LG Electronics positions itself as ESG market leader

Environmental, social and governance (ESG) considerations play increasingly crucial roles in a company’s prospects and viability.

Key stakeholders, including consumers and investors, regulators, and non-government organizations, are demanding that companies incorporate ESG factors into nearly every aspect of their business strategy and operations, from procurement and manufacturing through to product development and hiring.

South Korea’s LG Electronics (LGE), a global leader in information technology with about 30 production sites worldwide, has recognized that for ESG management to be effective it needs to be integrated into a company’s day-to-day operations.

“Changes in the social perception of the impact of companies have led to the emergence of ESG management,” says Jay hyuk Rhee, professor in the School of Business Administration at Korea University and chair of LG’s ESG advisory committee.

These changes, he says, reflect “a need to improve corporate sustainability by comprehensively examining business activities based on ESG principles.”

Towards a better life

In 2018, LGE outlined its strategic direction for its ESG management based on standards required by the international community, which reflected the Sustainable Development Goals established by the United Nations.

Following a review of itsESG performance over the previous three years, the company established a new direction for its ESG programme and, in 2022, launched The Better Life Plan 2030.

The plan reflects current global ESG trends, and includes a new ESG vision and strategy to be overseen by an advisory committee. “Implementing an ESG program can be very challenging for companies,” says Yong Sik Ok, professor and programme director in the Associations of Pacific Rim Universities (APRU) Sustainable Waste Management Program at Korea University in Seoul, and a member of the LG’s ESG advisory committee.

“Not only are the E, S, and G highly interrelated, but it is also practically impossible to identify all the individual issues that fall under each category,” he says.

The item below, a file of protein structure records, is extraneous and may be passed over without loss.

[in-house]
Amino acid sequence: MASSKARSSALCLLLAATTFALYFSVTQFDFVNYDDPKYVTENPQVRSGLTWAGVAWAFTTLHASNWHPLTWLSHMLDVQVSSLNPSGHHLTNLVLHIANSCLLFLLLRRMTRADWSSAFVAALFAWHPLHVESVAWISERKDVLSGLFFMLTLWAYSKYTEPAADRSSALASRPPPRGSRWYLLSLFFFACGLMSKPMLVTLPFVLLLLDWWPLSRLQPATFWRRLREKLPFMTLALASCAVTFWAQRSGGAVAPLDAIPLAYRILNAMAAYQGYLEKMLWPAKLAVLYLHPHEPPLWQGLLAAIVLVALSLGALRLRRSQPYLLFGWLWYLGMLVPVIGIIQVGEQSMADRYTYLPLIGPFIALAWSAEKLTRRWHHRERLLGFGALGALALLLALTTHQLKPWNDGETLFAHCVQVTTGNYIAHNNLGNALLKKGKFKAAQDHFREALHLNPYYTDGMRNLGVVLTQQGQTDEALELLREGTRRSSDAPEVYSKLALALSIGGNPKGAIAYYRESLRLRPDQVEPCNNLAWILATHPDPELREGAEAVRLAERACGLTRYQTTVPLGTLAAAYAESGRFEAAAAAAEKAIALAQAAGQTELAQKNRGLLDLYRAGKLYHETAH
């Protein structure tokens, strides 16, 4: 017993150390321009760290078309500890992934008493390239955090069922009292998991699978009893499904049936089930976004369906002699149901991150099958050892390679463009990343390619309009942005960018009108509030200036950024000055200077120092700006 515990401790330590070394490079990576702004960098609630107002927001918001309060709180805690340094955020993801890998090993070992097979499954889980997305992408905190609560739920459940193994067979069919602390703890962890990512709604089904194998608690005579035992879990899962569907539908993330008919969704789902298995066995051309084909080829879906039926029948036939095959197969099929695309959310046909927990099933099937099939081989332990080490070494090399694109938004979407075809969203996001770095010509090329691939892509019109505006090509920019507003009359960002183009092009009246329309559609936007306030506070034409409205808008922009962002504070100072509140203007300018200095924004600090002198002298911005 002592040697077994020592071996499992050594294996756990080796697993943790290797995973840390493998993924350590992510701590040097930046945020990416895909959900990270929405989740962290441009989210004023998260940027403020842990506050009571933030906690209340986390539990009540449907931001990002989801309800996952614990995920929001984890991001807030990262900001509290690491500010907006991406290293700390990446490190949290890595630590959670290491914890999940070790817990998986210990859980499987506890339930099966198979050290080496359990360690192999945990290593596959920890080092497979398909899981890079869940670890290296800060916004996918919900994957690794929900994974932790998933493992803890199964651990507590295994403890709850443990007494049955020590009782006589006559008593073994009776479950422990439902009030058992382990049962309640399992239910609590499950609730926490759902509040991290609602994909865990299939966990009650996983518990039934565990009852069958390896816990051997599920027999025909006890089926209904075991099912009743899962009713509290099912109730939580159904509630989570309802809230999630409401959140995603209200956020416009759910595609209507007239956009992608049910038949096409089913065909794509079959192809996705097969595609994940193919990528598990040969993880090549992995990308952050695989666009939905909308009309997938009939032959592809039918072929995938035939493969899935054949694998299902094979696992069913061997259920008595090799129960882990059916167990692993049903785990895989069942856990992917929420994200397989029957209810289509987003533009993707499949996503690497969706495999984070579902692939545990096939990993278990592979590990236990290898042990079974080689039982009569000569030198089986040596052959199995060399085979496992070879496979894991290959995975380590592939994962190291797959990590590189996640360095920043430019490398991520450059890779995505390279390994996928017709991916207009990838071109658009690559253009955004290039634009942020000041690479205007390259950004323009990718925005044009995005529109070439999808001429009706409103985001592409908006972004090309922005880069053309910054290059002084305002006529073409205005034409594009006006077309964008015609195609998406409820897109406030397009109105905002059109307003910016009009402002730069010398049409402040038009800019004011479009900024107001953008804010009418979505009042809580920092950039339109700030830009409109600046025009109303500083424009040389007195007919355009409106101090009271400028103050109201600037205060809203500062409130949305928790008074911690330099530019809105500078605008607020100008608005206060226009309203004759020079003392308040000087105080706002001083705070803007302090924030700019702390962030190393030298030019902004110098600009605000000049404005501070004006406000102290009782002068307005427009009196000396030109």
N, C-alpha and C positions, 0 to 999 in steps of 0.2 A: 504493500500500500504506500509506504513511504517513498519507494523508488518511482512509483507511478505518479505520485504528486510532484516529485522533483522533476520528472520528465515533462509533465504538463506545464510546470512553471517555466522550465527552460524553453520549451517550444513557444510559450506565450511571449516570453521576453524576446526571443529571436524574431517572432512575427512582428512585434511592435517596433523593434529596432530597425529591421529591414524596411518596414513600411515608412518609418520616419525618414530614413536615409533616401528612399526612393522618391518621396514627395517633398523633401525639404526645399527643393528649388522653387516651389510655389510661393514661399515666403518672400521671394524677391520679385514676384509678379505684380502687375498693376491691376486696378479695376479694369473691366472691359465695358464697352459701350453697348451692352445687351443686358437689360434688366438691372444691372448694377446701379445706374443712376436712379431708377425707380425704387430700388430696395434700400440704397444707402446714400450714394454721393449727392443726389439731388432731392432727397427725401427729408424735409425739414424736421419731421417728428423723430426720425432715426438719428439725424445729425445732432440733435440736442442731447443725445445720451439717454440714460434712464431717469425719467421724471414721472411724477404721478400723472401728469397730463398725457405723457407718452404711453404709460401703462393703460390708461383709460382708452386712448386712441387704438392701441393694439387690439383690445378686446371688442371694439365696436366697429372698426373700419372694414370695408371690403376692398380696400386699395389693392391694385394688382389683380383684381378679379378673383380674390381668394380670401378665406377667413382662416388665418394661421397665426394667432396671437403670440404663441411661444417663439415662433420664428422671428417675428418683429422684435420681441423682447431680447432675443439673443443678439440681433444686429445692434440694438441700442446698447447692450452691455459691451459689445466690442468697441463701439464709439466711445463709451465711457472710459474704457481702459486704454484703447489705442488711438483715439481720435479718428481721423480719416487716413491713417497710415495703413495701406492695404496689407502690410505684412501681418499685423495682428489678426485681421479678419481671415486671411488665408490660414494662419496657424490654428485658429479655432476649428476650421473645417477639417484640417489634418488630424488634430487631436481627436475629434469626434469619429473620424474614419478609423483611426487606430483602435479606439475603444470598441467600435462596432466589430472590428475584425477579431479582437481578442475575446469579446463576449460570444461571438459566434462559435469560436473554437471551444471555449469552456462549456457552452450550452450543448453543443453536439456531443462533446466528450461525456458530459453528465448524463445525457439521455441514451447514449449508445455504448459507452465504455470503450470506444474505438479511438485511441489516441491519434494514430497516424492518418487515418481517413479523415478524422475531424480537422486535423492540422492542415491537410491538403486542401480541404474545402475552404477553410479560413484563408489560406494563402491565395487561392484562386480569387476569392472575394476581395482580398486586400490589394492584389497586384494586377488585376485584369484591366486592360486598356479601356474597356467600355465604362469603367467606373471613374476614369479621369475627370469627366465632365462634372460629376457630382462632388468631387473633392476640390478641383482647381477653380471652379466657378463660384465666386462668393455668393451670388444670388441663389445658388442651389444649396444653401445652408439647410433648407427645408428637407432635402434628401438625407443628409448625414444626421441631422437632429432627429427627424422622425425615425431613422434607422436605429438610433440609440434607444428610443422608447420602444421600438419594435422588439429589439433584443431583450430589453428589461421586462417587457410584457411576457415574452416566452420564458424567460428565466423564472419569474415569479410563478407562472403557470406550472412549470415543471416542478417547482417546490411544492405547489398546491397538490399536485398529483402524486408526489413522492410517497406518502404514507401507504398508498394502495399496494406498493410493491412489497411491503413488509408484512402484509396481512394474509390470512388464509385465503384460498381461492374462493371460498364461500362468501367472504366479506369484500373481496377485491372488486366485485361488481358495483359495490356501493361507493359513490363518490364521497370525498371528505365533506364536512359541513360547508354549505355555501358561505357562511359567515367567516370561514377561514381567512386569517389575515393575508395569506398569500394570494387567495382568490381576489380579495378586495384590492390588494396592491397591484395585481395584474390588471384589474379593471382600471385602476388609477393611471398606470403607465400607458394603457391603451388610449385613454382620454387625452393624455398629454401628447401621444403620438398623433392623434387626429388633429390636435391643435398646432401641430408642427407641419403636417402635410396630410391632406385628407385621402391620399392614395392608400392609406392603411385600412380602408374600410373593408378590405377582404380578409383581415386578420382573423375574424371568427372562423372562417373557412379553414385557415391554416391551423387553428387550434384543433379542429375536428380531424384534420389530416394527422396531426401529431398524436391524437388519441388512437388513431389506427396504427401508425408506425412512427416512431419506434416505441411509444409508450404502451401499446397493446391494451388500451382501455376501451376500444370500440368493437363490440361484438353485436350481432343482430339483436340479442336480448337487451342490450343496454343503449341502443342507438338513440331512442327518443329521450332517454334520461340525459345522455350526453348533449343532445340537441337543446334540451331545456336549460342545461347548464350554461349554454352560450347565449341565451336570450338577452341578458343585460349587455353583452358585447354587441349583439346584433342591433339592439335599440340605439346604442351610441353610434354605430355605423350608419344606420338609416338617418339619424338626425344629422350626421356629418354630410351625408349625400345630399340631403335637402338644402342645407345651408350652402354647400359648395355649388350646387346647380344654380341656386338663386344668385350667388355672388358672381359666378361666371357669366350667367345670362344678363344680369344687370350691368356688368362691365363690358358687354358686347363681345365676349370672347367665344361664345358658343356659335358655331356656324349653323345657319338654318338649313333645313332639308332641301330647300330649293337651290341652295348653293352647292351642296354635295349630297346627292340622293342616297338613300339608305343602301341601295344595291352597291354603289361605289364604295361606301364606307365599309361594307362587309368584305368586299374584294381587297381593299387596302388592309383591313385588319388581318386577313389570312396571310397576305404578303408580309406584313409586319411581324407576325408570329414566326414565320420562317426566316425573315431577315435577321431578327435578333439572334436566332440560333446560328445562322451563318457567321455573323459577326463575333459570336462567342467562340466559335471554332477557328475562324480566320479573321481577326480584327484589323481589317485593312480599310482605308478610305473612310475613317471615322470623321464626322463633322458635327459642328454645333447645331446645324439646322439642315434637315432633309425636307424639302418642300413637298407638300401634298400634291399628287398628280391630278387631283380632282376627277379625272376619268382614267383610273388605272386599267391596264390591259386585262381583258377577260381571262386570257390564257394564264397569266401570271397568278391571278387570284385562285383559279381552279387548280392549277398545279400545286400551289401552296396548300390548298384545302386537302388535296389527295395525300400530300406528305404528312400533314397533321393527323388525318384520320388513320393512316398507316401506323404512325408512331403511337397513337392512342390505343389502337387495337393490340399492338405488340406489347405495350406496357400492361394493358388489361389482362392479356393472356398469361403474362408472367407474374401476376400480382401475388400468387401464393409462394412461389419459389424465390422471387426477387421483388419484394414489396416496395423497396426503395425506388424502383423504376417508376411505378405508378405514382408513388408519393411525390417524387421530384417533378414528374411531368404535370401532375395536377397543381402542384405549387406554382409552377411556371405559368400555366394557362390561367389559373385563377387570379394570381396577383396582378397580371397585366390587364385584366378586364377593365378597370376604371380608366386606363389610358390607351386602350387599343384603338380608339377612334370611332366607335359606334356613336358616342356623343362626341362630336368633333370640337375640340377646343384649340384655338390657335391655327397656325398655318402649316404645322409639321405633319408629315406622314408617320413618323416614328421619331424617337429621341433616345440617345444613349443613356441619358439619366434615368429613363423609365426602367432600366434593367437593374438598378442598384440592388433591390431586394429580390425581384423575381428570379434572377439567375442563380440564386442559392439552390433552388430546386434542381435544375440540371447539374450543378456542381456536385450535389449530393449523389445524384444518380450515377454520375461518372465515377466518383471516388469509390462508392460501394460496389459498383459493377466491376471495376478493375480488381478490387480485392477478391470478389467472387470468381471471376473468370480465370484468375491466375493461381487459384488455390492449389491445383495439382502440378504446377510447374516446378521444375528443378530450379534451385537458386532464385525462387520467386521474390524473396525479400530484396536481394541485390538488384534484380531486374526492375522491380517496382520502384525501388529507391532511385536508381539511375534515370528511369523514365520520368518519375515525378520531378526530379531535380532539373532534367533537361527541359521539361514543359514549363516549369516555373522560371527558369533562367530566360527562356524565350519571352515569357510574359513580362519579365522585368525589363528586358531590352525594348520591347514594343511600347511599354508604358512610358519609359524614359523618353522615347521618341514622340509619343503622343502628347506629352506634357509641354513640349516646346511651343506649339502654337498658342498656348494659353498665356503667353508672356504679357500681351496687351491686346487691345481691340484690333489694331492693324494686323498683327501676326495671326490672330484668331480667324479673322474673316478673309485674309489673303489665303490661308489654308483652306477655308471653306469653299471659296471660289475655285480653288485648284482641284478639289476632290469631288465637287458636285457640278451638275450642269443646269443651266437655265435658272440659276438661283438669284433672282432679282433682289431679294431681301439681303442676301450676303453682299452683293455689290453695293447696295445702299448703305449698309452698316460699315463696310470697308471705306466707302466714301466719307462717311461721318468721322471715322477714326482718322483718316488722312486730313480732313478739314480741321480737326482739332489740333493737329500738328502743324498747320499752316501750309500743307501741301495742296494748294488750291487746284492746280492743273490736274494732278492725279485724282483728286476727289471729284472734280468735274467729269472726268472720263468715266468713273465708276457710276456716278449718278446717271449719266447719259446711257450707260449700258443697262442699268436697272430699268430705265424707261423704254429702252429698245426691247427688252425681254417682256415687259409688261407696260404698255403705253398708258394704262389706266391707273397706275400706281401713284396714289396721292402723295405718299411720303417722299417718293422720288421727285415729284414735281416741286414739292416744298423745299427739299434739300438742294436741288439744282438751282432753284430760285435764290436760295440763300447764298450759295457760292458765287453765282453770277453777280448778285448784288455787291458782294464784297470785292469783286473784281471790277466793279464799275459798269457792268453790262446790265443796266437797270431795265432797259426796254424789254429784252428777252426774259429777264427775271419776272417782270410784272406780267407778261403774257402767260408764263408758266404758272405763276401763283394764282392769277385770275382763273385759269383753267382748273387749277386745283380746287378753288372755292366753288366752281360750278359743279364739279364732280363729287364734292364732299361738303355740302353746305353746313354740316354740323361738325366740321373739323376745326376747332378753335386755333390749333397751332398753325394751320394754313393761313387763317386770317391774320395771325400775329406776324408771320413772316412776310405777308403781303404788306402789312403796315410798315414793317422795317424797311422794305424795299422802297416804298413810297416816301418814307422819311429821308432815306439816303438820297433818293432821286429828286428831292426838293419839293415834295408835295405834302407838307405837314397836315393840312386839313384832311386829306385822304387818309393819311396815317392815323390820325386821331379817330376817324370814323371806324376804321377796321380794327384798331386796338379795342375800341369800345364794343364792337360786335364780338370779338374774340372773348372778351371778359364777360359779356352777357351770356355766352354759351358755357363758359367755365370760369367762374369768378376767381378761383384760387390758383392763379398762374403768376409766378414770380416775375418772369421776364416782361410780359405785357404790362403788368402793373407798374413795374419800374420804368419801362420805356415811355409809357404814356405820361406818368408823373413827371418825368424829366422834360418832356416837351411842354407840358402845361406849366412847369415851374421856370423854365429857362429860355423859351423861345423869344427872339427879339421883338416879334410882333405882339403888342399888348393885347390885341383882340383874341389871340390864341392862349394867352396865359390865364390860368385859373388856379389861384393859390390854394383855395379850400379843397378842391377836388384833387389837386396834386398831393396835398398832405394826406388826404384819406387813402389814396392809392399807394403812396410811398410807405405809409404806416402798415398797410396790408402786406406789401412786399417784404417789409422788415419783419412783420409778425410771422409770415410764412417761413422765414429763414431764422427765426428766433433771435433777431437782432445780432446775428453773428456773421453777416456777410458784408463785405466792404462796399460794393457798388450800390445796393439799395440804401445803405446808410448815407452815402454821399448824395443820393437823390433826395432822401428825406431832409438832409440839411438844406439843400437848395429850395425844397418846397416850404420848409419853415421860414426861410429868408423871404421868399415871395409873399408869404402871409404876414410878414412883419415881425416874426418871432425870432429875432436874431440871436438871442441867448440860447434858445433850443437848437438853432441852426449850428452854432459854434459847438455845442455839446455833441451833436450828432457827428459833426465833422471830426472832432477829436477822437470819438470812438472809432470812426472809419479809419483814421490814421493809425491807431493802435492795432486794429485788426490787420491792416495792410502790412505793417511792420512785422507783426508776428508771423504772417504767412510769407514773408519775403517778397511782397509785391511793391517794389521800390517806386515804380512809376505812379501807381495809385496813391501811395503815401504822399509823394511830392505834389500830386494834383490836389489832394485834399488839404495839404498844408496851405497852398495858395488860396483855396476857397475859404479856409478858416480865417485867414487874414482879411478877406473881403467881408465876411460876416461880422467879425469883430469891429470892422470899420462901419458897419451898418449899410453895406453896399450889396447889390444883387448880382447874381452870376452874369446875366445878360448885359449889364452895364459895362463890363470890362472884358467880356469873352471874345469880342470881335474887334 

“LGE aims to promote ESG management across the business, and ensure that sustainability is embedded within the company’s operations and processes,” says Sung-min Hong, head of the company’s ESG department.

The Better Life Plan 2030 includes six ESG commitments, three of which aim to significantly improve the company’s environmental performance by reducing its greenhouse gas (GHG) emissions and increasing the use of recycled materials in its products.

For example, LGE has committed to becoming carbon-neutral by 2030 by reducing emissions generated from its production processes.

To achieve this, the company plans to reduce by 50% the 1.93 million tonnes of carbon dioxide equivalent (tCO2e) generated in 2017 by creating more energy-efficient facilities and adopting emission reduction technologies.

To support its carbon-neutrality goal, the company has transformed its factory complex, in Changwon, South Korea, into a futuristic manufacturing hub for its home appliances line.

Renamed the LG Smart Park, the complex uses a digitally enabled 3D logistics system, advanced edge computing and machine learning analytics to predict defects, and state-of-the-art facilities to produce multiple models that respond to customer requirements.

Earlier this year, the World Economic Forum selected the complex as a Lighthouse Factory — these showcase companies that demonstrate leadership in using Fourth Industrial Revolution technologies.